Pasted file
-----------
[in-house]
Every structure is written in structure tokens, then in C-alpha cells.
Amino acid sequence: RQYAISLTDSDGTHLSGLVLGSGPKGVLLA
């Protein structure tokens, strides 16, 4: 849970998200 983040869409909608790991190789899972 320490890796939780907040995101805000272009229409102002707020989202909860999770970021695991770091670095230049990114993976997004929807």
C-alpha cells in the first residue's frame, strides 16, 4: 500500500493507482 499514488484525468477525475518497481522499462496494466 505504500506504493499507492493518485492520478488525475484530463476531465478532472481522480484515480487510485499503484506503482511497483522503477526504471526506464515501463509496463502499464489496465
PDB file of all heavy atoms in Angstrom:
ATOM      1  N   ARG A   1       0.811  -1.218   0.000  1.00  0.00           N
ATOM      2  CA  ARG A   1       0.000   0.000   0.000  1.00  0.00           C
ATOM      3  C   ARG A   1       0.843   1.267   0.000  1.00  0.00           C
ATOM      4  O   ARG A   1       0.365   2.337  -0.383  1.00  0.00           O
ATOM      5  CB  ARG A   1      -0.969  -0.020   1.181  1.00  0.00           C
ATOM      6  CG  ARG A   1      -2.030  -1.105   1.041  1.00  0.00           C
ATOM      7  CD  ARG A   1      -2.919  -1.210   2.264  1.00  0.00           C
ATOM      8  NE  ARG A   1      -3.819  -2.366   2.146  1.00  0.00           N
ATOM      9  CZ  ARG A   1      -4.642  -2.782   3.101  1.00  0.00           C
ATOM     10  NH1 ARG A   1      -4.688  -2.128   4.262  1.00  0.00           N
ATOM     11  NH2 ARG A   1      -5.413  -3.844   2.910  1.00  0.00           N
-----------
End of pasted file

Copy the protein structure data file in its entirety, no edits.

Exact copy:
[in-house]
Every structure is written in structure tokens, then in C-alpha cells.
Amino acid sequence: RQYAISLTDSDGTHLSGLVLGSGPKGVLLA
């Protein structure tokens, strides 16, 4: 849970998200 983040869409909608790991190789899972 320490890796939780907040995101805000272009229409102002707020989202909860999770970021695991770091670095230049990114993976997004929807």
C-alpha cells in the first residue's frame, strides 16, 4: 500500500493507482 499514488484525468477525475518497481522499462496494466 505504500506504493499507492493518485492520478488525475484530463476531465478532472481522480484515480487510485499503484506503482511497483522503477526504471526506464515501463509496463502499464489496465
PDB file of all heavy atoms in Angstrom:
ATOM      1  N   ARG A   1       0.811  -1.218   0.000  1.00  0.00           N
ATOM      2  CA  ARG A   1       0.000   0.000   0.000  1.00  0.00           C
ATOM      3  C   ARG A   1       0.843   1.267   0.000  1.00  0.00           C
ATOM      4  O   ARG A   1       0.365   2.337  -0.383  1.00  0.00           O
ATOM      5  CB  ARG A   1      -0.969  -0.020   1.181  1.00  0.00           C
ATOM      6  CG  ARG A   1      -2.030  -1.105   1.041  1.00  0.00           C
ATOM      7  CD  ARG A   1      -2.919  -1.210   2.264  1.00  0.00           C
ATOM      8  NE  ARG A   1      -3.819  -2.366   2.146  1.00  0.00           N
ATOM      9  CZ  ARG A   1      -4.642  -2.782   3.101  1.00  0.00           C
ATOM     10  NH1 ARG A   1      -4.688  -2.128   4.262  1.00  0.00           N
ATOM     11  NH2 ARG A   1      -5.413  -3.844   2.910  1.00  0.00           N